Alcohol Beverages Australia is the lobby front group for some of the world’s major alcohol producers, including Beam Suntory, Asahi, Diageo, Brown-Forman, Pernod Ricard, and Campari. It is noteworthy that these corporations are fighting the alcohol health warning label so aggressively.
CEO of the Foundation for Alcohol Research and Education Caterina Giorgi said:
For years, the alcohol lobby, funded by large alcohol corporations, have campaigned for policymakers and Ministers to block an effective pregnancy health warning on alcohol products, citing cost arguments that have been shown to be incorrect.
And now that the decision has been made for warnings to be mandatory, these lobby groups are pushing for the label to be watered down — for it to use words with less cut through and to remove required colours, which would make it invisible,” Ms Giorgi said, as per FARE’s media release.
As Movendi Interational previously reported, the Australian food minister, Richard Colbeck, defended the delay of label implementation in parliament. The Australia and New Zealand Ministerial Forum on Food Regulation which rejected implementing the new label using the industry argument that the label is “too costly” was also chaired by Minister Colbeck.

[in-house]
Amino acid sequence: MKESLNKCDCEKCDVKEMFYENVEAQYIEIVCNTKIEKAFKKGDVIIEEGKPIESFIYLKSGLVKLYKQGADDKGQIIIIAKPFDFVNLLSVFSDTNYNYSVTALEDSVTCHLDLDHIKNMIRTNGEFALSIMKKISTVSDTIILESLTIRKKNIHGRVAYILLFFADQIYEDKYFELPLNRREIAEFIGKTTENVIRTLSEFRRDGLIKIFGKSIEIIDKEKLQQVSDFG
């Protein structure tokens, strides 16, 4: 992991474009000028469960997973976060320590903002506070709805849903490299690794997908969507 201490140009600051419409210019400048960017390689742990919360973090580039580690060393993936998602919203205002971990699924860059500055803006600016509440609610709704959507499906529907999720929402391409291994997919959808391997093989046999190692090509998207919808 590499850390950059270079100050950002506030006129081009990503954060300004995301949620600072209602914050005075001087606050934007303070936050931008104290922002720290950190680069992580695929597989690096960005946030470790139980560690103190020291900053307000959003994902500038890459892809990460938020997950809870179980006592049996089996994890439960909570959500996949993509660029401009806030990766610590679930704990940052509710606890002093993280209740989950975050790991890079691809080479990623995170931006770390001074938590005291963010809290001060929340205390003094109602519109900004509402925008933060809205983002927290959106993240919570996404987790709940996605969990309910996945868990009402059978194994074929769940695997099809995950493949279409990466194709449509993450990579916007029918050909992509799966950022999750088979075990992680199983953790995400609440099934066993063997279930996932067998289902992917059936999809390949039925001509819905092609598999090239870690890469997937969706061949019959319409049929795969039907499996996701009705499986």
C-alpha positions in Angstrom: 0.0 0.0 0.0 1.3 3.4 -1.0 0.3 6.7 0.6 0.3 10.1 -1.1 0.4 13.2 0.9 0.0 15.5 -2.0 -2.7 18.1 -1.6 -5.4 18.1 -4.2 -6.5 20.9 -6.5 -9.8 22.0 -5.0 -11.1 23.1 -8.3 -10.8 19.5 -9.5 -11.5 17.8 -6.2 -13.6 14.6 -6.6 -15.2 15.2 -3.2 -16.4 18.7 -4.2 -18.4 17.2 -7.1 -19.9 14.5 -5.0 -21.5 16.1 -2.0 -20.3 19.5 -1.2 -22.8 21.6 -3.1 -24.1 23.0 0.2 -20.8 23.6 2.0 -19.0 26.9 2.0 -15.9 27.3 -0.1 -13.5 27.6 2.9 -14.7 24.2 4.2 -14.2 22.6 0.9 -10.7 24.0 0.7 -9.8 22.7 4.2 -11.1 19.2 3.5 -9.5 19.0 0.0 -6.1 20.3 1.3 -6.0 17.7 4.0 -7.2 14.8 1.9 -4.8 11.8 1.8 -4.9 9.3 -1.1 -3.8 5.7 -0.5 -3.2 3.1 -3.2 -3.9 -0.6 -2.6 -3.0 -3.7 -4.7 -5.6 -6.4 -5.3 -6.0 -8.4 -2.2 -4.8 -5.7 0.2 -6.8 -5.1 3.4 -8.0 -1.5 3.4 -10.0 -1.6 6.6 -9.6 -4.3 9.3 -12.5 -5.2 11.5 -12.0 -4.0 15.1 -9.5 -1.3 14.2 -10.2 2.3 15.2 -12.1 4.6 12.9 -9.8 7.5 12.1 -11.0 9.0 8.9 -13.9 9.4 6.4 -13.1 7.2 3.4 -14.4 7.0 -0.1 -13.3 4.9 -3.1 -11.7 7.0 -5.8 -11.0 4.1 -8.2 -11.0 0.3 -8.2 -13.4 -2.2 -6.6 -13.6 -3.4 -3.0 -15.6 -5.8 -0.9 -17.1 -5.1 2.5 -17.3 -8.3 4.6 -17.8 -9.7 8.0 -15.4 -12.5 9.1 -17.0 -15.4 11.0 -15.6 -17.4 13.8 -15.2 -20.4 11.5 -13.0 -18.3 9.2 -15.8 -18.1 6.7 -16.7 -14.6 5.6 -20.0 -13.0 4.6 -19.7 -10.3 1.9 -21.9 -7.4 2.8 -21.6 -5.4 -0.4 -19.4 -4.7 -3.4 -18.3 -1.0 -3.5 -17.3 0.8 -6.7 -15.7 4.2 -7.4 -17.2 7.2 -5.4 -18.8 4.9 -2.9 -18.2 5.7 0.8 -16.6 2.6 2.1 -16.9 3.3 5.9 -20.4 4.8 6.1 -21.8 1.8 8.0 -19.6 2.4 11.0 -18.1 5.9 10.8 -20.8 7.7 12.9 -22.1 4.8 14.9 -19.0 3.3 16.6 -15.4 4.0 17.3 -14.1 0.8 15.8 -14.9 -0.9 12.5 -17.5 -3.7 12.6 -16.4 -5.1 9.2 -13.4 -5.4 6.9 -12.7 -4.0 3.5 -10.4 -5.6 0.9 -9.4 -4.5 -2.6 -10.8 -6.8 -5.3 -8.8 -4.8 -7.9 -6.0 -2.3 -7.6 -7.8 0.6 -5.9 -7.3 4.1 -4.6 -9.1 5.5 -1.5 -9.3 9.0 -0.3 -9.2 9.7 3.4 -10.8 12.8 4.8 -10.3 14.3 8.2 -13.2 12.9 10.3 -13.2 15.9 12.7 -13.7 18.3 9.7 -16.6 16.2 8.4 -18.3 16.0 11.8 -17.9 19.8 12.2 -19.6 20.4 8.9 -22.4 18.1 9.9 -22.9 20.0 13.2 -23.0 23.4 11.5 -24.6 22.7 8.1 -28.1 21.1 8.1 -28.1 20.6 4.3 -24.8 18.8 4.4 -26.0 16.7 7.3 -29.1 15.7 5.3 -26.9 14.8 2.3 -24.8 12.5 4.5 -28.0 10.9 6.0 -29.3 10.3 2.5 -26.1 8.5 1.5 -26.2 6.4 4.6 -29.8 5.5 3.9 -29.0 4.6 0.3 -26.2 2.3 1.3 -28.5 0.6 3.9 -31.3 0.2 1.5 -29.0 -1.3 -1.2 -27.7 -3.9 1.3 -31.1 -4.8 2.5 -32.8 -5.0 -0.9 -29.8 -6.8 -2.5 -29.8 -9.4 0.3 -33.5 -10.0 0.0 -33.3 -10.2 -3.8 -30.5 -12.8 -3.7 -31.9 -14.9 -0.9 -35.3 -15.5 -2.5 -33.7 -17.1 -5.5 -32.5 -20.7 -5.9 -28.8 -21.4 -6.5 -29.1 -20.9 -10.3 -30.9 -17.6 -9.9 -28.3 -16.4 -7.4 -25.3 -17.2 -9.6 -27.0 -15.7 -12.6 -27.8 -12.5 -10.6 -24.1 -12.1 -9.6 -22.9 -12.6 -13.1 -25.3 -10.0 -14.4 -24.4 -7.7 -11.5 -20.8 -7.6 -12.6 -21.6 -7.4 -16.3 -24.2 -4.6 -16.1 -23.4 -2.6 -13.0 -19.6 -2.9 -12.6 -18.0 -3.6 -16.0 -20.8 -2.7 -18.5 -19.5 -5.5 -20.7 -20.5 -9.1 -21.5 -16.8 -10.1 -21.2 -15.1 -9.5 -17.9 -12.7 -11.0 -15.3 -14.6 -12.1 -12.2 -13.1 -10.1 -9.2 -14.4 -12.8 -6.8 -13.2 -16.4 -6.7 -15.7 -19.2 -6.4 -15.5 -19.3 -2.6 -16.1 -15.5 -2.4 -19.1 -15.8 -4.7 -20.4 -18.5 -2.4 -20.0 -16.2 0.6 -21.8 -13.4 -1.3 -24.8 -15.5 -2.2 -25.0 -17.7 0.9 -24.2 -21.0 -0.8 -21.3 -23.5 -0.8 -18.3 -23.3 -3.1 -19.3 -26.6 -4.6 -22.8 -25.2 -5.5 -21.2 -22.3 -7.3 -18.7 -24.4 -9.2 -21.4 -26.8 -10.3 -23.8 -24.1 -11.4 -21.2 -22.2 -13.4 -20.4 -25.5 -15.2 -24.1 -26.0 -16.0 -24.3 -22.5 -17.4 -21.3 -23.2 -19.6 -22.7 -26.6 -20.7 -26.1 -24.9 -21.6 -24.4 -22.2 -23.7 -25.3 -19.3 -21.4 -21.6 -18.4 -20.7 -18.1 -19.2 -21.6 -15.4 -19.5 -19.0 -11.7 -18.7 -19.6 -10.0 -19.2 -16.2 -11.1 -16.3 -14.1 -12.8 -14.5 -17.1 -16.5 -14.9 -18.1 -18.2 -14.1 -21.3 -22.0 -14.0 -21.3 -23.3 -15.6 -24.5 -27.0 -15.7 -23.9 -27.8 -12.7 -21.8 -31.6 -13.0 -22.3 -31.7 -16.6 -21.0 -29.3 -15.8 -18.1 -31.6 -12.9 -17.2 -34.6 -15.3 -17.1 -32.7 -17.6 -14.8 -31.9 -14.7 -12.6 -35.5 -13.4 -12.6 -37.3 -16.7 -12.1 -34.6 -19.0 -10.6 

FSANZ has modestly estimated the health costs of fetal alcohol spectrum disorder (FASD) in Australia and New Zealand at $27.6 billion over 20 years, not including “wider social costs such as costs to the justice system [and] lost productivity from individuals with FASD”. Therefore, the FSANZ justified that the cost to manufacturers would be outweighed by even a small reduction in the number of babies born each year with FASD (about 5% of all births).
NOFASD Australia chief executive Louise Gray said that three years is enough time for the industry to change labels considering that the industry changes labels frequently to include vintage details and refresh brands.
Ministers urged to approve effective pregnancy health warning on alcohol labels
Following the announcement of FSANZ, health and community groups urged Food safety Ministers to put the health and wellbeing of families and communities first by approving the most effective pregnancy health warning label on alcohol products when they meet in July 2020. They also commended the new recommendation by the FSANZ that a pregnancy health warning label with three colours – black, white and red – is most effective and will achieve the greatest impact.
In particular, the use of red makes the label easily identifiable to the eye and conveys a message of warning to the community that alcohol use in pregnancy causes harm,” said Professor Elizabeth Elliott, Professor of Paediatrics and Child Health at the University of Sydney and Co-Director of FASD Australia, the NHMRC Centre of Research Excellence.
These harms, which are preventable, include Fetal Alcohol Spectrum Disorder (FASD), miscarriage, stillbirth, premature birth, birth defects and developmental problems,” Professor Elliott said, as per FARE.
On July 17, Ministers on the Forum on Food Regulation will make their decision on whether to endorse the FSANZ label.